Frozen Shoulder

Health Plus Physical Therapy Center

Physical Therapy center located at 2114 Oak Tree Rd, Edison, NJ 08820

At Health Plus, we provide tailored therapy services to address various conditions and injuries. Our goal is to help you regain mobility, alleviate pain, and enhance your well-being. With advanced techniques and compassionate care, we’re here to support your journey to recovery.

Understanding Frozen Shoulder:

Frozen shoulder, also known as adhesive capsulitis, is a prevalent shoulder condition characterized by stiffness and pain in the shoulder joint. It occurs when the shoulder capsule thickens and tightens, restricting movement and causing discomfort. Whether triggered by injury, inflammation, or underlying health conditions, frozen shoulder can significantly limit shoulder mobility and impact daily activities. Here’s a comprehensive guide to comprehending and addressing this condition.


The shoulder joint consists of several components, including the joint capsule, ligaments, and surrounding muscles. In frozen shoulder, the joint capsule thickens and tightens, leading to stiffness and limited mobility. This condition primarily affects the shoulder’s ability to move freely and comfortably.


  1. Trauma or Injury: Frozen shoulder can develop following shoulder trauma or injury, such as a fall, sports-related impact, or accidents, which may trigger inflammation and the onset of adhesive capsulitis.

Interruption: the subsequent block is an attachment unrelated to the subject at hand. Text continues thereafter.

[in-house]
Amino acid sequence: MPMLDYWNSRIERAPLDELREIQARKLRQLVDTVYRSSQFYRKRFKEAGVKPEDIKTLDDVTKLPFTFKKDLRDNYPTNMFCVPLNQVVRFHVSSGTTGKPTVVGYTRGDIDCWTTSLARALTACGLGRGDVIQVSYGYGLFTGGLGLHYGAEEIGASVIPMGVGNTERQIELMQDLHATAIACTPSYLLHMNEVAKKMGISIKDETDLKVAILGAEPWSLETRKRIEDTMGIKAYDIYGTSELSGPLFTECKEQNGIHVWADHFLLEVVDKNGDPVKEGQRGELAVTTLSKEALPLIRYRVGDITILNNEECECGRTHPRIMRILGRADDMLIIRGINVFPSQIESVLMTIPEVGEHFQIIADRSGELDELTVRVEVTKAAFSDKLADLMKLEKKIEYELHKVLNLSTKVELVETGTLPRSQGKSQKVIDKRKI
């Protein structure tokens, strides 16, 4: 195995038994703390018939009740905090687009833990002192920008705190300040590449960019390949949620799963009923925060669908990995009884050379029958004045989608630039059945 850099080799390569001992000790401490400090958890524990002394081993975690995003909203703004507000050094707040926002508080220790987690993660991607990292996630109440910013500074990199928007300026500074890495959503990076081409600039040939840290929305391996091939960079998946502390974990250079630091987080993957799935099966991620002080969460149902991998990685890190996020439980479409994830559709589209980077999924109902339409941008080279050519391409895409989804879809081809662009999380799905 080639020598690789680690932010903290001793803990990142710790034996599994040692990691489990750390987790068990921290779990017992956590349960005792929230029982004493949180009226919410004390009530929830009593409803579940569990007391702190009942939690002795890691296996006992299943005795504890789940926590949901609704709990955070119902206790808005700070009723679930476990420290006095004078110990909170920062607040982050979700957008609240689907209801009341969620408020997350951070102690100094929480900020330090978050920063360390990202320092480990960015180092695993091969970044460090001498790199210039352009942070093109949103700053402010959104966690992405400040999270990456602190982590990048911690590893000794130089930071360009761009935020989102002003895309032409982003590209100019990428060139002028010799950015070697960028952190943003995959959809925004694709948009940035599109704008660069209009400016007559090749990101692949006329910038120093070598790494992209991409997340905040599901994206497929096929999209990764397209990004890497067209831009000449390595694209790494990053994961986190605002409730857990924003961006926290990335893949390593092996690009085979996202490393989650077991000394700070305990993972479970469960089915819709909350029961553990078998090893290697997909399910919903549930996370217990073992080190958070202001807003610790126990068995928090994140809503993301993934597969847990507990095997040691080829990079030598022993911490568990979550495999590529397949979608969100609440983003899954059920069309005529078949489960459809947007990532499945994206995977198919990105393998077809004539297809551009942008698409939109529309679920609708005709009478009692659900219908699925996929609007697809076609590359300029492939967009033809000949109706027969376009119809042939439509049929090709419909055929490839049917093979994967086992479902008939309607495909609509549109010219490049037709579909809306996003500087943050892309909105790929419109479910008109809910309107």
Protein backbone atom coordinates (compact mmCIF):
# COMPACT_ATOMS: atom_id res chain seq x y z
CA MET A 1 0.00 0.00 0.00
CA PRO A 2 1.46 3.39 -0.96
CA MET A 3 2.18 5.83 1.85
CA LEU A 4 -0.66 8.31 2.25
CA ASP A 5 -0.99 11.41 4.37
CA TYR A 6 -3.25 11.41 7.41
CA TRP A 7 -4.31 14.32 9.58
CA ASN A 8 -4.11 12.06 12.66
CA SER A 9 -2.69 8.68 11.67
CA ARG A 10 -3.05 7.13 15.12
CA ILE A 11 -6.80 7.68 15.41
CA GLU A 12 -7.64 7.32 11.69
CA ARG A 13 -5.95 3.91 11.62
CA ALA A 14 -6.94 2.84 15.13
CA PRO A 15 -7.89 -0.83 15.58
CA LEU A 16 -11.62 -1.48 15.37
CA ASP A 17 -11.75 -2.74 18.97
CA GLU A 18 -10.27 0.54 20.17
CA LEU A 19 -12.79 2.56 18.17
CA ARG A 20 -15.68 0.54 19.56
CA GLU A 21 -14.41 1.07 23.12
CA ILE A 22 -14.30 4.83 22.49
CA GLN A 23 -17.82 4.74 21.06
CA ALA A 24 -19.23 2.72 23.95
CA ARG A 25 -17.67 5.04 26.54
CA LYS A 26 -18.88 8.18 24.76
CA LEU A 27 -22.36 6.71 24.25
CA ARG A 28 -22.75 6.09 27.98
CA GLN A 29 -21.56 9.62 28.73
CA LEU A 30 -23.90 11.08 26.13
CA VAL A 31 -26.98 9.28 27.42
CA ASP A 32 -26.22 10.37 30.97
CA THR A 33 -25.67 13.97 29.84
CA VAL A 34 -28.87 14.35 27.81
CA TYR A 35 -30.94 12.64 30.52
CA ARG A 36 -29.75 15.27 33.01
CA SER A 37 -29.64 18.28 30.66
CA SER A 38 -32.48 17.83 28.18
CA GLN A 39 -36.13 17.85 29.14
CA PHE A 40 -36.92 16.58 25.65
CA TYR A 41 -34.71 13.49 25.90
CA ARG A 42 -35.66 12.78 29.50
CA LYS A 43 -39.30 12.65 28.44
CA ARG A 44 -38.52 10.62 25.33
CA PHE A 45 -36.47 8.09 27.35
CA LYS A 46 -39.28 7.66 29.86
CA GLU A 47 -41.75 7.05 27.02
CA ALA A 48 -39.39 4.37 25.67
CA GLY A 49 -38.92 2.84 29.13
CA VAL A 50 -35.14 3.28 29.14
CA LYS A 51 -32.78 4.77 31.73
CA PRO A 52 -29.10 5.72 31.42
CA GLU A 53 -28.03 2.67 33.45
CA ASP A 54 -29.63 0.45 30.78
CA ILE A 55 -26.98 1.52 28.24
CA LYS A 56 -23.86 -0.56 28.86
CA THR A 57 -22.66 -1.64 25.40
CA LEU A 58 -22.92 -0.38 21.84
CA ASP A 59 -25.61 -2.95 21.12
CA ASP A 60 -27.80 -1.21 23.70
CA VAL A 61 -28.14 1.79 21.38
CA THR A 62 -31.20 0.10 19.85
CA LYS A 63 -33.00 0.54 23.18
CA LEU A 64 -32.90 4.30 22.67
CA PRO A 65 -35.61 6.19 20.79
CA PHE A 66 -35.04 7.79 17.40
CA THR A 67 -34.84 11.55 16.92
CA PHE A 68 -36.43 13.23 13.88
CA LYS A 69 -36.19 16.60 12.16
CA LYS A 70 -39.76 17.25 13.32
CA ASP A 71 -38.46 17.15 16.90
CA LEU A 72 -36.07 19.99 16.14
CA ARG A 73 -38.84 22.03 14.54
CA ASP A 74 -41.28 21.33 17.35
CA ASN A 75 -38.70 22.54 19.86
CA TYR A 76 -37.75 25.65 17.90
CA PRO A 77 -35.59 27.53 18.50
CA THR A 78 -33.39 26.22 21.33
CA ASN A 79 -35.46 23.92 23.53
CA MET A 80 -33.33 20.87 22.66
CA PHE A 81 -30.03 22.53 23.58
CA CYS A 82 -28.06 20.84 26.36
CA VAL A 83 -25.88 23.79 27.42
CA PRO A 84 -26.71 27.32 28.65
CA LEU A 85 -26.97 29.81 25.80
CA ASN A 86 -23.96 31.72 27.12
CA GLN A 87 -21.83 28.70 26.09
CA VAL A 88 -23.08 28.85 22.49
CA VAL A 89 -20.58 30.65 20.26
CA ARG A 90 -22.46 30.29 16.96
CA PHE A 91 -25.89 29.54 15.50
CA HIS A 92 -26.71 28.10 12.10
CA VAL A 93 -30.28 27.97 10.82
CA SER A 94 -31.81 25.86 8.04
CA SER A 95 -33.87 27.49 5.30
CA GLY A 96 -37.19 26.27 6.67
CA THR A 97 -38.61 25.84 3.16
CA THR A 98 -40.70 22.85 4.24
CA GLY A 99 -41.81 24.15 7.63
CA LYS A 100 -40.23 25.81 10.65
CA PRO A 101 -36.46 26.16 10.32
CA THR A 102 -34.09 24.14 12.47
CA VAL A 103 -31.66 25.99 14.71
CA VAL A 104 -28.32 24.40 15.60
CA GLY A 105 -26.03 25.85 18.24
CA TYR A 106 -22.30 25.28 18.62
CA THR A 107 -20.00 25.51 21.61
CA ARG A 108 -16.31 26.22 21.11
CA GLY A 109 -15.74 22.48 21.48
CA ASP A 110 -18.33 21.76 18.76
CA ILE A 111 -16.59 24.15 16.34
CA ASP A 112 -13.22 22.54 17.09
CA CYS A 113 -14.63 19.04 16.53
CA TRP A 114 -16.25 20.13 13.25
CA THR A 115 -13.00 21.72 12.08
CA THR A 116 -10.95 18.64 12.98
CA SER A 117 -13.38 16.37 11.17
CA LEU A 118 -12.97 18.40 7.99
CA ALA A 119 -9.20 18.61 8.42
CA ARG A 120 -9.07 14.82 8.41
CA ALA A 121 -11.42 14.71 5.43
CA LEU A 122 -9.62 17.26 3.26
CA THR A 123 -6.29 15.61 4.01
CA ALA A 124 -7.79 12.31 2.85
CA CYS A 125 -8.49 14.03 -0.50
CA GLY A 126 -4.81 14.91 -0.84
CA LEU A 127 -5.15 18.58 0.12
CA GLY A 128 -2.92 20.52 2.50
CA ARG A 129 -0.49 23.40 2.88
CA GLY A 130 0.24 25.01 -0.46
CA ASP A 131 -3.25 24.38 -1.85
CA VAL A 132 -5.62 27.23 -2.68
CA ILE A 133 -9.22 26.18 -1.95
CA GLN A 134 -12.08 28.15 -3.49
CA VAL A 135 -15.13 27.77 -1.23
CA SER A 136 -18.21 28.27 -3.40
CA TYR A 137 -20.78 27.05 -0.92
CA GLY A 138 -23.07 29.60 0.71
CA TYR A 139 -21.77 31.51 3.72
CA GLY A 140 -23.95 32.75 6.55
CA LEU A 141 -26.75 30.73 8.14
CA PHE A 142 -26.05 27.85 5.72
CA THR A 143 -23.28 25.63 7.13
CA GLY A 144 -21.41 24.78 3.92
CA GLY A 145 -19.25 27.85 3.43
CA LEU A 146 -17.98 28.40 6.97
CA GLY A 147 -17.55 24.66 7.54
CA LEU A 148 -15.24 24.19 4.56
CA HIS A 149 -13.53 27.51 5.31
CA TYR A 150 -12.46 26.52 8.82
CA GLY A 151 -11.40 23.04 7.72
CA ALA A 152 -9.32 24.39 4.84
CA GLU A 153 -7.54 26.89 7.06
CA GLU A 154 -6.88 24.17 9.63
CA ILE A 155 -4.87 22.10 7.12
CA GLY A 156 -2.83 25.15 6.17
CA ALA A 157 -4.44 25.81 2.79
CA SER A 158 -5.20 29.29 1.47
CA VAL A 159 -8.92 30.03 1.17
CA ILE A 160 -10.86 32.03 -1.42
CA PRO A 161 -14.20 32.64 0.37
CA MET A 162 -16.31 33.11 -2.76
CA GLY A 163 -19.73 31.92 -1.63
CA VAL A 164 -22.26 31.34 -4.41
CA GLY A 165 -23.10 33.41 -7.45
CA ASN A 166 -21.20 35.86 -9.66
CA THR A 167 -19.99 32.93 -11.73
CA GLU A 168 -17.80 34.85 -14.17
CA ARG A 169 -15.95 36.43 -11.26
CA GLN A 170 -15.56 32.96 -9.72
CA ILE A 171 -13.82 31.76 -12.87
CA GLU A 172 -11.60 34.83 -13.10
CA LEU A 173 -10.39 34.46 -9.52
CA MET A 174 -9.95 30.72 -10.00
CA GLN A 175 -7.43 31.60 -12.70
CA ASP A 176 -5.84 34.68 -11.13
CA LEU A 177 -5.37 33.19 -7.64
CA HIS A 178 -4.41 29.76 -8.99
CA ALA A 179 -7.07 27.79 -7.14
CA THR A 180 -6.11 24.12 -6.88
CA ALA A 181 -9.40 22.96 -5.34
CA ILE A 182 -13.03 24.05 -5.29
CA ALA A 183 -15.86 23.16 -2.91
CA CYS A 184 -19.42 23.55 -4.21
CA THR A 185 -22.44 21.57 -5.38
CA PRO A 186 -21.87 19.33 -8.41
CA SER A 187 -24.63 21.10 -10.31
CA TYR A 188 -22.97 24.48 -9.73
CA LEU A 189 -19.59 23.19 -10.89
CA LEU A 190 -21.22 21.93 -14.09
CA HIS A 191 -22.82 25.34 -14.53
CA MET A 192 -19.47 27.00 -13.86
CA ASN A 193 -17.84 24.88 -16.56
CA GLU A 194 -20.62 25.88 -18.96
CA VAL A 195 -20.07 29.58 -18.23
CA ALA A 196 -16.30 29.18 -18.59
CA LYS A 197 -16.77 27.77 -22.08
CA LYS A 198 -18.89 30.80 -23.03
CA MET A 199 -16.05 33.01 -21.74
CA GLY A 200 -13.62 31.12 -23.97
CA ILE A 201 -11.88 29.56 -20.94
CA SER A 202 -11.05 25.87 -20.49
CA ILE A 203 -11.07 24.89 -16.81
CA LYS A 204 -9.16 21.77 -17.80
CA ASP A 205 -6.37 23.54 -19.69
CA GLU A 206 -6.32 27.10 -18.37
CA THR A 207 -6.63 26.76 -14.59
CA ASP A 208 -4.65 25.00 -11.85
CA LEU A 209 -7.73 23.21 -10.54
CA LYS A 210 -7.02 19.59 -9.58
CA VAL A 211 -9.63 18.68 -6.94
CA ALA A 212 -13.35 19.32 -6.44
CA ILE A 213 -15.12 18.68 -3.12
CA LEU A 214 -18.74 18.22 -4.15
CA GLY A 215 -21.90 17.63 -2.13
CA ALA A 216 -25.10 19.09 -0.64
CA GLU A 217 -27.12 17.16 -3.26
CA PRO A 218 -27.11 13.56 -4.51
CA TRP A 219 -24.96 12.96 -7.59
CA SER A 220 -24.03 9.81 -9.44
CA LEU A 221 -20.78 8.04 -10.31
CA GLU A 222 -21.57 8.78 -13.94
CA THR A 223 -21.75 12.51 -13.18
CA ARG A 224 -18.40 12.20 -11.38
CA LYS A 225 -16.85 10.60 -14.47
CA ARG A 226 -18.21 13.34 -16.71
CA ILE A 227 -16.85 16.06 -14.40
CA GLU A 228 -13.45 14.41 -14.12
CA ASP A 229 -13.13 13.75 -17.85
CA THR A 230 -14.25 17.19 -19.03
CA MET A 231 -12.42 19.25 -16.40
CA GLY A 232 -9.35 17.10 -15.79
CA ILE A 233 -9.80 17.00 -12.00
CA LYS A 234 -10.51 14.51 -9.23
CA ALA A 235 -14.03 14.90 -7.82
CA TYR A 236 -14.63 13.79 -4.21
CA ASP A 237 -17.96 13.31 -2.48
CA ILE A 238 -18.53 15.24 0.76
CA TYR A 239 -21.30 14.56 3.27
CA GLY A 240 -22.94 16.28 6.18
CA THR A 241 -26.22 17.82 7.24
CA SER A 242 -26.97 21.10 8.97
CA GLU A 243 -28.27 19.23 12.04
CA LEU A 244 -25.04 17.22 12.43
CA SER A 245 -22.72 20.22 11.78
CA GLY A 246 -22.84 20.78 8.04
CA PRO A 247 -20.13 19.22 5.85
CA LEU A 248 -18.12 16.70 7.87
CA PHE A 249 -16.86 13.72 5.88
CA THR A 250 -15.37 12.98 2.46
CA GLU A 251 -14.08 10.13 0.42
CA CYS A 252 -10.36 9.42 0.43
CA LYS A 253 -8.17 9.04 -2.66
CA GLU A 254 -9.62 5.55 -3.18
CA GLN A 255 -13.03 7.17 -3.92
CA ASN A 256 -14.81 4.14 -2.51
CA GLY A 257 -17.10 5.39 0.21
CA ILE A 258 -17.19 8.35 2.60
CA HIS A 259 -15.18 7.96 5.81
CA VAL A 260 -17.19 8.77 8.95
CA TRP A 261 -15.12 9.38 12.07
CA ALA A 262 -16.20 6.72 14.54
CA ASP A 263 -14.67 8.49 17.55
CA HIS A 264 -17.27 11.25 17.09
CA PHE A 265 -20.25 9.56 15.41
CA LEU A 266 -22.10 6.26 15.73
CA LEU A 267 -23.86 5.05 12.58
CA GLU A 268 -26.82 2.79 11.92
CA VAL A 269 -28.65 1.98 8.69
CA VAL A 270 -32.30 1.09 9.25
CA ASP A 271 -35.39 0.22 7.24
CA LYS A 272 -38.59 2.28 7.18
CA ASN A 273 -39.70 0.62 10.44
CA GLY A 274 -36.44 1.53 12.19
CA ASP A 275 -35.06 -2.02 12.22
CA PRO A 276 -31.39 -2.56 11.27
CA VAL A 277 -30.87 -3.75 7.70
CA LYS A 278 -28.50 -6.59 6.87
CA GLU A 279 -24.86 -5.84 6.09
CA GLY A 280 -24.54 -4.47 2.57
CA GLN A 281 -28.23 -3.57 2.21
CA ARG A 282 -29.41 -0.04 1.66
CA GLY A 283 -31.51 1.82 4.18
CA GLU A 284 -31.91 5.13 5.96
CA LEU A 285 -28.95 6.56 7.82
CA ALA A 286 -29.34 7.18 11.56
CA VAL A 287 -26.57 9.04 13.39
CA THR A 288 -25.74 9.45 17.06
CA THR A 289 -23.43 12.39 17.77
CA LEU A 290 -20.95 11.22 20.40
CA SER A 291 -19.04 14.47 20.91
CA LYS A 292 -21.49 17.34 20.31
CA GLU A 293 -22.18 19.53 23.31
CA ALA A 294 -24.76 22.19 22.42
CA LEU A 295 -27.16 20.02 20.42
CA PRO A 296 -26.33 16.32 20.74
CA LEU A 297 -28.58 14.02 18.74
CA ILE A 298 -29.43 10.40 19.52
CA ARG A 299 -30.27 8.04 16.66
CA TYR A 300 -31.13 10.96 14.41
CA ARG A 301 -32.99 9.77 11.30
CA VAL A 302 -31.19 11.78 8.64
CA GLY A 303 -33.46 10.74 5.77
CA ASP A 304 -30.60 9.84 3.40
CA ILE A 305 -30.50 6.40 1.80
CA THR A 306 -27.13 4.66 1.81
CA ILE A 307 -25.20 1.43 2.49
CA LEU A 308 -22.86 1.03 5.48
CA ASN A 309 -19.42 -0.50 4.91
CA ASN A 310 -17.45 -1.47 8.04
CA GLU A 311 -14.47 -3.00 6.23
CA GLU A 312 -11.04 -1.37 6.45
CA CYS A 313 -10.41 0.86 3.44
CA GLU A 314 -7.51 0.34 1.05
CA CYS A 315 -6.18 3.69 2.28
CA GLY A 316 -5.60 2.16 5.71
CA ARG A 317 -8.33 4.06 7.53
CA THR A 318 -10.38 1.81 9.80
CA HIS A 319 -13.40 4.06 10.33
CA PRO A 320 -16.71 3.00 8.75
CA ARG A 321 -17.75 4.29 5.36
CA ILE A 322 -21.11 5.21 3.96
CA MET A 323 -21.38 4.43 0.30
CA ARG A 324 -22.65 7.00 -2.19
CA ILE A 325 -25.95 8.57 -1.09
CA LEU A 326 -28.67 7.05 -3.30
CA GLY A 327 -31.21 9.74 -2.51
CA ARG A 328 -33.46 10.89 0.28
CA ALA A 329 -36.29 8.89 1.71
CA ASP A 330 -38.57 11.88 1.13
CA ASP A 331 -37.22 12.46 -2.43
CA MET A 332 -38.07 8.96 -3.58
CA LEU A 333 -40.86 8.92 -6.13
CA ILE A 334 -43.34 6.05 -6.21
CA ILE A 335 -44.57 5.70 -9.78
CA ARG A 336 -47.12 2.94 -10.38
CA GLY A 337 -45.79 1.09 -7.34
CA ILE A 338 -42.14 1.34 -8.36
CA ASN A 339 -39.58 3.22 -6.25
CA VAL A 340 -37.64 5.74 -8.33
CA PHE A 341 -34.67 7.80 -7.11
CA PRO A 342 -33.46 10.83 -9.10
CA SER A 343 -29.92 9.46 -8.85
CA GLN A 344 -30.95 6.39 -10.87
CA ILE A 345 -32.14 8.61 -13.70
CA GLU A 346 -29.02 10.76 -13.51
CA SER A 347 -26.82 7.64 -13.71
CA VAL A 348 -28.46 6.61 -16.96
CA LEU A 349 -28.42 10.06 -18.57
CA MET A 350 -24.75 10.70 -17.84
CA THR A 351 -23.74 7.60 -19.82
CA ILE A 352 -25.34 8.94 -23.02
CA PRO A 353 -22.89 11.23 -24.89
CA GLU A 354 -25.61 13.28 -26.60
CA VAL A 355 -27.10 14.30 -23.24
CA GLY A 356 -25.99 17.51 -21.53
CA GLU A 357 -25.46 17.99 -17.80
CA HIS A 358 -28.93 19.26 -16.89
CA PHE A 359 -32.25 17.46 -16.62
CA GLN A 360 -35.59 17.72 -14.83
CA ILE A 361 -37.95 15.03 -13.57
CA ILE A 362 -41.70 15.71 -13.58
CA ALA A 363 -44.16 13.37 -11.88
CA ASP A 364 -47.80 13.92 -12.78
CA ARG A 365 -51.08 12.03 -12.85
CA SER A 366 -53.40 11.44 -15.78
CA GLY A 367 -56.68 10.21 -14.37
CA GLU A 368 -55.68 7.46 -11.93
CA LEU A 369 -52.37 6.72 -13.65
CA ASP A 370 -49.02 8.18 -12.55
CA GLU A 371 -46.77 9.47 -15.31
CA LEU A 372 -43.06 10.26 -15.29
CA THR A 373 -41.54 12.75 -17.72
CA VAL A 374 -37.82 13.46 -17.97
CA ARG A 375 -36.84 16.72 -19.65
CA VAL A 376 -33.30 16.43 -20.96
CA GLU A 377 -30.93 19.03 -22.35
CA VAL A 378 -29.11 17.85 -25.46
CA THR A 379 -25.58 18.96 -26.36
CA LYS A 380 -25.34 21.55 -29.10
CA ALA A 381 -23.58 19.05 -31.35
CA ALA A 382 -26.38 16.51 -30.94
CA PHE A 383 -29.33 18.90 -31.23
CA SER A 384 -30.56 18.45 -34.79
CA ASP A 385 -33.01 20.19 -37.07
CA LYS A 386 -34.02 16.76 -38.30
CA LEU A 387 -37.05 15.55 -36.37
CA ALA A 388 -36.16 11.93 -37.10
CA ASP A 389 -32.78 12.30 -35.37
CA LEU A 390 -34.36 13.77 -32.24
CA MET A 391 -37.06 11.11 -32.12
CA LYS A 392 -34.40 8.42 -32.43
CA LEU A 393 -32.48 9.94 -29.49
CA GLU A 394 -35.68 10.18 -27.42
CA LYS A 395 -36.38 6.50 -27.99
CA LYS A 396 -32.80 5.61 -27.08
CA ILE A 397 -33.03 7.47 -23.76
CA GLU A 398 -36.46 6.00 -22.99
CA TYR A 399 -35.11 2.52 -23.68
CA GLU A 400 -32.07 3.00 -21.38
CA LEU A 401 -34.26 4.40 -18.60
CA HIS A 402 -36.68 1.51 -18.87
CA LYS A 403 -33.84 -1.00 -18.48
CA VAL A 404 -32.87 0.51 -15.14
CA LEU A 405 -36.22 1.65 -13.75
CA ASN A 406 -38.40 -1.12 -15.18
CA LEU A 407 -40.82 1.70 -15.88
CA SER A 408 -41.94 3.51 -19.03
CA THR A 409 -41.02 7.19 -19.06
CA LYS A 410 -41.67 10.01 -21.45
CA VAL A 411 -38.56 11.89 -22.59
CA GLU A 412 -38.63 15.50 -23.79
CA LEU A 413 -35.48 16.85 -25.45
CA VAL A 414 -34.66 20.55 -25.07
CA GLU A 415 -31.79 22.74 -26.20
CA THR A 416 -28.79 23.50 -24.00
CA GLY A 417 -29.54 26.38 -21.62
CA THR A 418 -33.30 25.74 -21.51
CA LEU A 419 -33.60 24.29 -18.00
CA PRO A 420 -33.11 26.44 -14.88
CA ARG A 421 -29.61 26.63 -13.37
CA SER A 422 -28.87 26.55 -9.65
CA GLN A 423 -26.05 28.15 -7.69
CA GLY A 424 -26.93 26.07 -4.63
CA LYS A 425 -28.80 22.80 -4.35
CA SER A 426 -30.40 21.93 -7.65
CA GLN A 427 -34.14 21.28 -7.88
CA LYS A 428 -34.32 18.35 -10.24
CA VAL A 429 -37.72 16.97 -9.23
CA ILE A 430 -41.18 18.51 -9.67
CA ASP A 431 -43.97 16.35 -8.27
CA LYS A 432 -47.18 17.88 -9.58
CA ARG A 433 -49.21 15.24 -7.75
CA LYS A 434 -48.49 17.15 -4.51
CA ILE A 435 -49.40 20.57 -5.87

2. Overuse or Repetitive Motion: Repetitive overhead movements or actions involving the shoulder, like constant lifting, reaching, or repetitive tasks, can exacerbate the development of frozen shoulder by placing strain on the joint capsule and surrounding tissues.
  3. Degeneration with Age: Aging can contribute to the thickening and tightening of the shoulder capsule, leading to frozen shoulder, as wear and tear accumulate over time, particularly affecting older individuals.


  1. Shoulder Pain: Frozen shoulder typically manifests as persistent shoulder pain, particularly pronounced during activities involving lifting or reaching overhead.
  2. Weakness: Individuals with frozen shoulder often experience reduced strength in the affected shoulder, making lifting or using the arm challenging.
  3. Limited Range of Motion: One of the hallmark symptoms of frozen shoulder is restricted movement in the shoulder joint, making it difficult to perform everyday tasks or move the arm freely, especially in specific directions.
  4. Catching or Clicking Sensation: Some individuals may notice a sensation of catching or clicking in the shoulder joint as they attempt to move it, indicative of the restricted mobility characteristic of frozen shoulder.


  1. Clinical Examination: Diagnosis of frozen shoulder involves assessing symptoms such as pain, stiffness, and limited range of motion through a physical examination, including evaluating the shoulder’s ability to move and its strength.
  2. Imaging Studies: To confirm the diagnosis and evaluate the extent of shoulder capsule thickening, imaging tests such as MRI or ultrasound may be conducted to visualize the shoulder joint and surrounding structures.

Treatment Options:

  1. Conservative Management: